Kakopo may have a similar function in the epidermis. The differentiation of tendon precursor cells into tendon cells requires Vein, a protein that is secreted by the muscle cell. Strumpf and Volk find that Vein is diffusely distributed in kakapo mutants. This diffusion probably explains the increased number of tendon precursor cells. None of these cells, however, complete the differentiation process, perhaps because Vein is a weak ligand of the fly epidermal growth factor receptor (EGF-R). Vein may not be able to deliver a strong enough signal without some concentration function provided by Kakapo. The distribution of the EGF-R in kakapo mutants is not known, but it would not be surprising if the mutation led to a receptor localization that was more diffuse.

The notochord is famous as an inducer of other tissues, such as the neural tube and the somites. But few people consider how it is disposed of once it has done its job. On page , Aszódi et al. report that collagen II is necessary for the removal of the notochord and suggest an intriguing theory about how this might work.

The spine starts as a continuous column of mesenchyme around the notochord. This column is then patterned into alternating regions of high and low cell density. The regions of low density give rise to the vertebrae: the cells differentiate into cartilage and produce collagen II, the notochord disappears, and bone replaces cartilage. The regions of high cell density become the intervertebral discs. Cartilage forms around the outside, but notochord cells remain in the center to form the nucleus pulposus, the gelatinous material that allows us to bend our vertebral column (and that pushes out onto the sciatic nerve in a disc prolapse).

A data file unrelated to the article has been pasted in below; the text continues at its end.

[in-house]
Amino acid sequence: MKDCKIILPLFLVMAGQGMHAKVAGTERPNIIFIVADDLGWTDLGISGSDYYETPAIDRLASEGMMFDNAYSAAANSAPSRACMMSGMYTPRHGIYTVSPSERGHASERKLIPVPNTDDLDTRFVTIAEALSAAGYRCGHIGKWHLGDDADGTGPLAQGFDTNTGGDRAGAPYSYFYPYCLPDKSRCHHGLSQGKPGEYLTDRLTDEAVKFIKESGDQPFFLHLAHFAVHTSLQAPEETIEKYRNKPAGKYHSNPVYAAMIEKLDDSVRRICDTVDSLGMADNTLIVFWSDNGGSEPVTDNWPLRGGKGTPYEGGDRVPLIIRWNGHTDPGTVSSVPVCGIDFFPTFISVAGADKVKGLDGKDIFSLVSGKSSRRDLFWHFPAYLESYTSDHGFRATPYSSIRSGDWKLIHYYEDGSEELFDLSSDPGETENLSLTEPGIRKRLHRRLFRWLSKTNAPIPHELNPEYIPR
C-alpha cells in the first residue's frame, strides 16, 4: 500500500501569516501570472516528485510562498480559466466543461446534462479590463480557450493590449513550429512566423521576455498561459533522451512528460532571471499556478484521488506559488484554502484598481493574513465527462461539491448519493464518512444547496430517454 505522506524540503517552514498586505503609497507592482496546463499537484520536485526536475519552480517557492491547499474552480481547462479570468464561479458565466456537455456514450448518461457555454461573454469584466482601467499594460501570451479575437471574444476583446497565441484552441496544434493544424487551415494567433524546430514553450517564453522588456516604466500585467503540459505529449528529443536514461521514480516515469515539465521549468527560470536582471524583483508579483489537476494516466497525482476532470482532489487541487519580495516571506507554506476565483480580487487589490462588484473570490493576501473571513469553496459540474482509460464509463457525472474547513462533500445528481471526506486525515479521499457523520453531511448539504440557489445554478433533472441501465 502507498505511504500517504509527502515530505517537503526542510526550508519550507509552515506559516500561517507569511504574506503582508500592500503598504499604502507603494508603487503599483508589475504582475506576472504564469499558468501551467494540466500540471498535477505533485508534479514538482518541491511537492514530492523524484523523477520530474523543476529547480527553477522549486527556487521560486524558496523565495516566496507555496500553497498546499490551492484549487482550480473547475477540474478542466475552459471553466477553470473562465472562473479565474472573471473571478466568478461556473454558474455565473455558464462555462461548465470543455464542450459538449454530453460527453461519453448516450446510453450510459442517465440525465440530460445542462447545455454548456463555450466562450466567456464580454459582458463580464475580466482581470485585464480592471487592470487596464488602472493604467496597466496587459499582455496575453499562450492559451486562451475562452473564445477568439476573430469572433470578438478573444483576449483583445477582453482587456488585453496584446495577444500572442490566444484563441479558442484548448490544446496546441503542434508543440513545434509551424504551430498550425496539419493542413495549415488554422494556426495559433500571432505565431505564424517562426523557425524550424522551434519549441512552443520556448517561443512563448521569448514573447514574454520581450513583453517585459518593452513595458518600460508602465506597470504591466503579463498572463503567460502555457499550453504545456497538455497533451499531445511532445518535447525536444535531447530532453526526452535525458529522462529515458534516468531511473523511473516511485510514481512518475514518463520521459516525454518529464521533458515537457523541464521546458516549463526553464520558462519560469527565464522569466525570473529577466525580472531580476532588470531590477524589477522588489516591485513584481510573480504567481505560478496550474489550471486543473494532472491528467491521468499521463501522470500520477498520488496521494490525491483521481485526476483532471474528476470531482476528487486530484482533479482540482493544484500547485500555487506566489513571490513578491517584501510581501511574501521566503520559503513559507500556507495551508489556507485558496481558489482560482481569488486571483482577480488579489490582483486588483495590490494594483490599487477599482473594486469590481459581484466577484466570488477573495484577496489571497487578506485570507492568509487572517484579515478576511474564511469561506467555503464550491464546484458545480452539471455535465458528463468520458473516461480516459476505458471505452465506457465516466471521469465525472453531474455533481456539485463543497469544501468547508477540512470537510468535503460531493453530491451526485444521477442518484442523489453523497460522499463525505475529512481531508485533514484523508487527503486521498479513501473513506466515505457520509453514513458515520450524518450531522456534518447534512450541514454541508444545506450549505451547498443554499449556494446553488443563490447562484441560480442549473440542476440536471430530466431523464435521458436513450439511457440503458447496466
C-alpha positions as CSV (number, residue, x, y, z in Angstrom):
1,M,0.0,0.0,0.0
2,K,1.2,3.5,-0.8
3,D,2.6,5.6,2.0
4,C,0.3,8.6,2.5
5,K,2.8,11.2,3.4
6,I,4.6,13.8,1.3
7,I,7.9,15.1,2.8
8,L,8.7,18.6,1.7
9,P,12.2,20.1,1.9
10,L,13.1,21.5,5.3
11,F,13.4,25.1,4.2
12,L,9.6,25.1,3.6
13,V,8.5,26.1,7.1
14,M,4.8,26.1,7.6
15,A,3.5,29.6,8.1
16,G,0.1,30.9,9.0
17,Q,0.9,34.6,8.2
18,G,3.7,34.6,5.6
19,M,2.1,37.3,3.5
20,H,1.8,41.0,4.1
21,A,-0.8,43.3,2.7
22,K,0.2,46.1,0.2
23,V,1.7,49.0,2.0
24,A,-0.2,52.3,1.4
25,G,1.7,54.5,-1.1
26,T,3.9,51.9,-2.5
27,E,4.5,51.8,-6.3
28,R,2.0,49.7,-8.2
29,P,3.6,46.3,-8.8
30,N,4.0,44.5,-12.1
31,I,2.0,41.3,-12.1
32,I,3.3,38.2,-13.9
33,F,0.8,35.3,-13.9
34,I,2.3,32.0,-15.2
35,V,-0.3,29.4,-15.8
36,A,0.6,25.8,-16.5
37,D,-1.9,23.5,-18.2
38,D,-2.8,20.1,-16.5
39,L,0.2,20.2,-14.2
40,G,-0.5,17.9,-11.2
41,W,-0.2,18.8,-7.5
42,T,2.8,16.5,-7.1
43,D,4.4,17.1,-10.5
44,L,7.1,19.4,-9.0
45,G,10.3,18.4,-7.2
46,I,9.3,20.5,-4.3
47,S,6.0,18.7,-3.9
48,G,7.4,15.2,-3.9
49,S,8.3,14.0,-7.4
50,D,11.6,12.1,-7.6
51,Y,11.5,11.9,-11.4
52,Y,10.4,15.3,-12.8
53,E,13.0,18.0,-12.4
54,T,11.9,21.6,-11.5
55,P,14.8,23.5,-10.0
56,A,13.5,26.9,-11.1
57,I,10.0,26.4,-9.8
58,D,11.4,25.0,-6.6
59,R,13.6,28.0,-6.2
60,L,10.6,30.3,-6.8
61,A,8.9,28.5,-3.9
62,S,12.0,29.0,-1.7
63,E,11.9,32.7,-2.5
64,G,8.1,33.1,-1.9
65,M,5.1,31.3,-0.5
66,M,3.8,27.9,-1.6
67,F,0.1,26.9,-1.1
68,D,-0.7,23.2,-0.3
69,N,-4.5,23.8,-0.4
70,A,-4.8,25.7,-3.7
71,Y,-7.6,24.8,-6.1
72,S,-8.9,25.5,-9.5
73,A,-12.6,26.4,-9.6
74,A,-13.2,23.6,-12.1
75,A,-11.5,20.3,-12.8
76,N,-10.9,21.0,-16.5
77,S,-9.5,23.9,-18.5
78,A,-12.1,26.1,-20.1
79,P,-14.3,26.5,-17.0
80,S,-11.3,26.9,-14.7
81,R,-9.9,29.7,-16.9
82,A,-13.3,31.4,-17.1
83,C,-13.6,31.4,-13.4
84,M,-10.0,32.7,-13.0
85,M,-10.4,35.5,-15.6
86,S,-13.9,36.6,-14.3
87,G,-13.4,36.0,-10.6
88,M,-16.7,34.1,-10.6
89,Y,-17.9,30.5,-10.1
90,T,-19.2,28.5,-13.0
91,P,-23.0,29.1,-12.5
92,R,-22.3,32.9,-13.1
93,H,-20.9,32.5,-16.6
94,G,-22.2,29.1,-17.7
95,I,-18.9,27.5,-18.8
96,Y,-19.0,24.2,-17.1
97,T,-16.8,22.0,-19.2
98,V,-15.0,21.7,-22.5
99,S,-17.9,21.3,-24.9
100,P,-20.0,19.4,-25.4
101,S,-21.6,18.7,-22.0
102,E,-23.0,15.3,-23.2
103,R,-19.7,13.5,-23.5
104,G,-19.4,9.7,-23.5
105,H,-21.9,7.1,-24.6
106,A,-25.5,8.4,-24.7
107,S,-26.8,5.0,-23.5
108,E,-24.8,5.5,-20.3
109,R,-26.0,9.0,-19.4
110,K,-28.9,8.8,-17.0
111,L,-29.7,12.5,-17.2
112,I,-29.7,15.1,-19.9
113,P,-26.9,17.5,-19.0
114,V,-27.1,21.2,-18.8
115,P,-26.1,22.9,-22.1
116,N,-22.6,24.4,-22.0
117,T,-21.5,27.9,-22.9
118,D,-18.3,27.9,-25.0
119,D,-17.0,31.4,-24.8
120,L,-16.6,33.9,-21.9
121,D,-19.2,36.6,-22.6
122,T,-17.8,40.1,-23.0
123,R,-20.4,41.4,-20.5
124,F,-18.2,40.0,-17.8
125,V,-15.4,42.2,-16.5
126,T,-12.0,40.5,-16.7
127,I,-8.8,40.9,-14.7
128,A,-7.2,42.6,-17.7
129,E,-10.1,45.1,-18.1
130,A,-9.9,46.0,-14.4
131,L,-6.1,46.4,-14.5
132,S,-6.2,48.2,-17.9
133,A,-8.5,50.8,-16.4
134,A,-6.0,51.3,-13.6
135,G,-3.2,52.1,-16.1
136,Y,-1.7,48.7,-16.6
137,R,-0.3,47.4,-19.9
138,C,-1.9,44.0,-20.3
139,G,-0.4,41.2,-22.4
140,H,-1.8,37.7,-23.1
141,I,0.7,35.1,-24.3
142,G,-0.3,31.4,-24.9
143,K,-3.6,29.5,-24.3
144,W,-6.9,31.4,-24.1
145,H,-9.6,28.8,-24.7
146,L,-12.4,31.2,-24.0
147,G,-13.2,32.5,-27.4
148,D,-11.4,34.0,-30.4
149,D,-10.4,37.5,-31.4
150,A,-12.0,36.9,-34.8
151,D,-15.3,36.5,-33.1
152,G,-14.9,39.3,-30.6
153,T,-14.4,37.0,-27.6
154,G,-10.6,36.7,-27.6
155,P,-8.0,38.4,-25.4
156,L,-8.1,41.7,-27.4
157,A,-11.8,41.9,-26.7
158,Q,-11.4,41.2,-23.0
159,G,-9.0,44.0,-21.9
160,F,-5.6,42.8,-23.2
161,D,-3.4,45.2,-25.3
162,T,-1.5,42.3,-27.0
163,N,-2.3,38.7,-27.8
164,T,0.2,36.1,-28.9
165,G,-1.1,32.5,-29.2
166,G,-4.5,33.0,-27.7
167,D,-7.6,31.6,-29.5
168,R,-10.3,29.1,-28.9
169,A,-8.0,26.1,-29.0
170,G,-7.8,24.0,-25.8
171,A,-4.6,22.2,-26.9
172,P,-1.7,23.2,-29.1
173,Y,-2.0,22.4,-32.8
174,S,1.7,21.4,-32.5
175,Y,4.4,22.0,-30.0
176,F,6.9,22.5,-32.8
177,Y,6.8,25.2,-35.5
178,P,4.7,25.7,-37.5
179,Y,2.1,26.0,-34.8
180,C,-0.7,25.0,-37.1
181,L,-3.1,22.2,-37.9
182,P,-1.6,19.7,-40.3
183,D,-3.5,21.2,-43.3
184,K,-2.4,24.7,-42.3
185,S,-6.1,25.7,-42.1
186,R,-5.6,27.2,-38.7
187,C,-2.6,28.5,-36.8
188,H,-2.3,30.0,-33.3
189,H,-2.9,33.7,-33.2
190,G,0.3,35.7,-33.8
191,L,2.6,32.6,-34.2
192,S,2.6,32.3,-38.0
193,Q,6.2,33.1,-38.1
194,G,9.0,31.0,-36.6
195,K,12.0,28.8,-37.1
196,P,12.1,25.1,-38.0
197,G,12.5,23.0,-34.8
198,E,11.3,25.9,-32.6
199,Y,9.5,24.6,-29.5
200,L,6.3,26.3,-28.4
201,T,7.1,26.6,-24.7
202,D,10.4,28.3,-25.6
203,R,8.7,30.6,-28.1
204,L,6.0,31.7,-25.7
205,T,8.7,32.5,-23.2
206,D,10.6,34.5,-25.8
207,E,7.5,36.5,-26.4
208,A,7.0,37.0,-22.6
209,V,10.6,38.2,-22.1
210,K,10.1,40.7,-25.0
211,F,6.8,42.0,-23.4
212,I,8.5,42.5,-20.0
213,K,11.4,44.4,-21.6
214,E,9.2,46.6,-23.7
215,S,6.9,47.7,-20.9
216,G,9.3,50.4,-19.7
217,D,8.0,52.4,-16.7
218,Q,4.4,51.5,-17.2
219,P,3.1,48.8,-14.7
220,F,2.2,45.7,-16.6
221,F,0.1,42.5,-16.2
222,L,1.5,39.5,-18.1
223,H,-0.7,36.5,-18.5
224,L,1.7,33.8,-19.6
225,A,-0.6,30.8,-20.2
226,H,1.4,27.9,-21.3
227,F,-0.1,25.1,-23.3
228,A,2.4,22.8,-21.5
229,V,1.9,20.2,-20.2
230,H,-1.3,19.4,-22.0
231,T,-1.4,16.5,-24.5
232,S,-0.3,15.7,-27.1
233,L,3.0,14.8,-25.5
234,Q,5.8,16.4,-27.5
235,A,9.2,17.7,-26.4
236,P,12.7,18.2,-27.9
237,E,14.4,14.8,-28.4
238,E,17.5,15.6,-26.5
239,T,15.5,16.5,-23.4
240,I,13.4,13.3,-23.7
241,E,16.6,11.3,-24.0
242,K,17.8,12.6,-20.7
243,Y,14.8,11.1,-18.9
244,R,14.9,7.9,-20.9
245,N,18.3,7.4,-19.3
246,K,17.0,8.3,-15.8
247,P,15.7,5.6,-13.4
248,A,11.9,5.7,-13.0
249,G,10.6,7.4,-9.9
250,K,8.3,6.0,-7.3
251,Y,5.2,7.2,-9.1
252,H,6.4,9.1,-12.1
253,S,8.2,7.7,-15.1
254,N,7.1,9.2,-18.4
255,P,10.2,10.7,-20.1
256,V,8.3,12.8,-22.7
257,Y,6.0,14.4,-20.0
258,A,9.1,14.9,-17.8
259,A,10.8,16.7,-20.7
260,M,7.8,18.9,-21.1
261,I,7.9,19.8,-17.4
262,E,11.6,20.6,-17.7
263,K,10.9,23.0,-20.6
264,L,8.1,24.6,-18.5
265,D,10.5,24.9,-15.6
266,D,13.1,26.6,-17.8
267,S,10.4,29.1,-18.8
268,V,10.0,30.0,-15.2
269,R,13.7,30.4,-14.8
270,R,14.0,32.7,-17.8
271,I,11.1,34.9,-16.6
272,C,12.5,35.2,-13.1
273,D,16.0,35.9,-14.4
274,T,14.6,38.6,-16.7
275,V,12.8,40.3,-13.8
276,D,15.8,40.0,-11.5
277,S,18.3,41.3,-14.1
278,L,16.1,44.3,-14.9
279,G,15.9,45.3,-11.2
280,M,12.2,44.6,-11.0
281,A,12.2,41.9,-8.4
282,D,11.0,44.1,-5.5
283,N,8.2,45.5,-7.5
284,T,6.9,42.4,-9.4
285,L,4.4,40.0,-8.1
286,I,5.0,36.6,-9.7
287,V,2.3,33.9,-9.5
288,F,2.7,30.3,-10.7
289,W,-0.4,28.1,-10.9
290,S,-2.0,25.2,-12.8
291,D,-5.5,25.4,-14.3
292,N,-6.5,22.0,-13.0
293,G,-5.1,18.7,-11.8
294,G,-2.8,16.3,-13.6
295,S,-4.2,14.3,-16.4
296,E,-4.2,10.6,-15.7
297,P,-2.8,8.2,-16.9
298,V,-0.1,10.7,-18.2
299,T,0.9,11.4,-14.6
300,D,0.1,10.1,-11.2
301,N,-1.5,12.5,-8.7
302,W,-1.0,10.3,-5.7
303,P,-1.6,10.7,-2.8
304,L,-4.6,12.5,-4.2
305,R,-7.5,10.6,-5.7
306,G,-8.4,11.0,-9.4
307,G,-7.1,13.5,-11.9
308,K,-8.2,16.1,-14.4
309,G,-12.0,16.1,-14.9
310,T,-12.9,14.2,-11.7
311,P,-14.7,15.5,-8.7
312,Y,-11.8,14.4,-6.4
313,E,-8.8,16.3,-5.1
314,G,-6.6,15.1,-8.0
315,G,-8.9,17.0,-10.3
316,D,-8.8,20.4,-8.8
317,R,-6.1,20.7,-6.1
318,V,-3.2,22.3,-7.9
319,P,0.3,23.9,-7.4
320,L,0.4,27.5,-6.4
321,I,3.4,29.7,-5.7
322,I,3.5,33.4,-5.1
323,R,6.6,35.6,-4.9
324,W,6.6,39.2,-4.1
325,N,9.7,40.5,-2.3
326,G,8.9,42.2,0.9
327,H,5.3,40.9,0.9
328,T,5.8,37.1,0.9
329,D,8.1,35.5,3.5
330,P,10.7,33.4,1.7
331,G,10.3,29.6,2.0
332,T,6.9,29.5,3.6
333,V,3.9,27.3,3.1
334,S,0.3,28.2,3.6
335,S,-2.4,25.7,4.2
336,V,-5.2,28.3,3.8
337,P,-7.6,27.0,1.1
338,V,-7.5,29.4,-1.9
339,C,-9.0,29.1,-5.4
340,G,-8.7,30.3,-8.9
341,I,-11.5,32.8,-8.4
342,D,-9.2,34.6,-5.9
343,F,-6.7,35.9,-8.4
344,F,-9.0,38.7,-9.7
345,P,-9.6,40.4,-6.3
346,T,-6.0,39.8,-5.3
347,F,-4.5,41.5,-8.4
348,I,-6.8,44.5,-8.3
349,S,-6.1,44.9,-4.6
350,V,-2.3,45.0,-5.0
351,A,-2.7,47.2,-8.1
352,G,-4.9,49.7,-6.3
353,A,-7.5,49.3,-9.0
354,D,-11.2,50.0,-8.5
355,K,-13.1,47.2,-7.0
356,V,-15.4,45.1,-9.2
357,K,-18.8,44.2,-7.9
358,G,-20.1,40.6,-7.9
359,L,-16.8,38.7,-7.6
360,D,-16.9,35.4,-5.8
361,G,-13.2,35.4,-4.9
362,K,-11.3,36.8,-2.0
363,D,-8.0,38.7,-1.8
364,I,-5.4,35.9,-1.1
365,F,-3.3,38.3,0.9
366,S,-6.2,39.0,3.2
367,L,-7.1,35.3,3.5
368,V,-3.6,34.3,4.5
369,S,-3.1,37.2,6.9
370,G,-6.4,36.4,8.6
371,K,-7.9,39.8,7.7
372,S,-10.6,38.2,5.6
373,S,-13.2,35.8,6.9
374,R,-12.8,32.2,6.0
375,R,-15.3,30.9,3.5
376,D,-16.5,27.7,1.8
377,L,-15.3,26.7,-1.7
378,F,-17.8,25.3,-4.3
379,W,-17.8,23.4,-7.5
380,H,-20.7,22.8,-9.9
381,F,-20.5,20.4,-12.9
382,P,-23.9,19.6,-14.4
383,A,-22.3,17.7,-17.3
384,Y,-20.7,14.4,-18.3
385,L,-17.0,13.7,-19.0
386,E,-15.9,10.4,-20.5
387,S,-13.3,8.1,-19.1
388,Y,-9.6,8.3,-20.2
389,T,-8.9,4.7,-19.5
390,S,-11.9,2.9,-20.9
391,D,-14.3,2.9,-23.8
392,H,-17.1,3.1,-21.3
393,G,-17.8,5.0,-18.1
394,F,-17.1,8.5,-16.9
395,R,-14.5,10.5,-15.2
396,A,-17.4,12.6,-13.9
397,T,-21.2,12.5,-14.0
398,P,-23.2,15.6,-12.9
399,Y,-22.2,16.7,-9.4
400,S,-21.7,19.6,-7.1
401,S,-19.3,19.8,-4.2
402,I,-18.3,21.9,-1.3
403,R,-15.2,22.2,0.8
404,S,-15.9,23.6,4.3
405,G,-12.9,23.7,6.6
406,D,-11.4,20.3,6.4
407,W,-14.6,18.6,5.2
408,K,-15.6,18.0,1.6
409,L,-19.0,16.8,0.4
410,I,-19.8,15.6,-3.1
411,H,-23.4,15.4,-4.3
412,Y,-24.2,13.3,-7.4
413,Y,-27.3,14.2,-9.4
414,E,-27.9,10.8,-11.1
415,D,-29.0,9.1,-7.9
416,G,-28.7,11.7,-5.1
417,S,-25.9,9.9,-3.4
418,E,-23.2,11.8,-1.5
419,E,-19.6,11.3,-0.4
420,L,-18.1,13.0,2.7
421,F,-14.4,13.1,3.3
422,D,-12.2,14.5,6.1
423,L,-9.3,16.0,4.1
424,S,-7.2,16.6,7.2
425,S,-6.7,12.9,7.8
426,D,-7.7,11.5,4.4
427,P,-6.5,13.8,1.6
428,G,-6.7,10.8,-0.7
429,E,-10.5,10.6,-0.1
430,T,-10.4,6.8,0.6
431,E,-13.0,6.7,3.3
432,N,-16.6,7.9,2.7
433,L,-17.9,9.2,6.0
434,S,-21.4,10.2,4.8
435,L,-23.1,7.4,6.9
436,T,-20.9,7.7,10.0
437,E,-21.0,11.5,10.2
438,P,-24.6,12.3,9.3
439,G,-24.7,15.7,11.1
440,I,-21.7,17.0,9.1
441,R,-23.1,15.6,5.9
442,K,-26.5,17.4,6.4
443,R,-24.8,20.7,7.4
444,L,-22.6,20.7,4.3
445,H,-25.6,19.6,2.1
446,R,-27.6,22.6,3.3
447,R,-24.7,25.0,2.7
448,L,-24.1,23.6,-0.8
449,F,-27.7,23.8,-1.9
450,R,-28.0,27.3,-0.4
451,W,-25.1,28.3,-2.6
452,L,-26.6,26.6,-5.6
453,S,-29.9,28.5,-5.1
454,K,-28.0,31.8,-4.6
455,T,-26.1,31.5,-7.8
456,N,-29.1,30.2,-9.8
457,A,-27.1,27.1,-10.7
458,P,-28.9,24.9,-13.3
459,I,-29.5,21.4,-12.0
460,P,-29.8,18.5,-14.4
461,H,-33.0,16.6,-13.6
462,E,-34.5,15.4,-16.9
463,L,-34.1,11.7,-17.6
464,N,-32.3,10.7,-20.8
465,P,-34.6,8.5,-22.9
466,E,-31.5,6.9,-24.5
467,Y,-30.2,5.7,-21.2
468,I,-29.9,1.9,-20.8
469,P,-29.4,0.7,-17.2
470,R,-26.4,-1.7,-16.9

In their collagen II knockout mice, Aszódi et al. find that collagens I and III are ectopically expressed in the poorly organized cartilage. The vertebral bodies swell up and fail to eliminate the notochord, bone formation is defective, and the nucleus pulposus does not develop in what should be the intervertebral discs. They suggest that the swelling results from osmotic forces generated as water is attracted to the negatively charged proteoglycans in the cartilage matrix. Collagens I and III are soluble (in this setting) and apparently cannot form a matrix strong enough to contain the osmotic force.

In wild-type animals, the notochord could theoretically disappear through cell death in the presumptive vertebrae, with cell growth in the intervertebral area generating the nucleus pulposus. But Aszódi et al. show that neither cell death nor proliferation varies between the two areas. Their alternative explanation is that the osmotic pressure that is normally contained by the collagen II of the vertebral bodies forces the migration of the notochord cells to form the nucleus pulposus.

“The problem is that we cannot prove this last step,” says senior author Reinhard Fässler. Cartilage is capable of constraining a pressure of over three atmospheres, but the mouse embryo is too small for such measurements. Tagging of the notochord cells with an expressed protein and looking for evidence of migration may be the most definitive experiment possible.

The first direct evidence of a role for a large protein aggregate in viral fusion is presented by Markovic et al. (page ). Such a complex had been expected based on the dependence of fusion on the density of fusion proteins, the decrease in lateral diffusion of fusion proteins during fusion, and the lack of lipid diffusion between bilayers early in fusion, which suggested the presence of a large protein “fence.”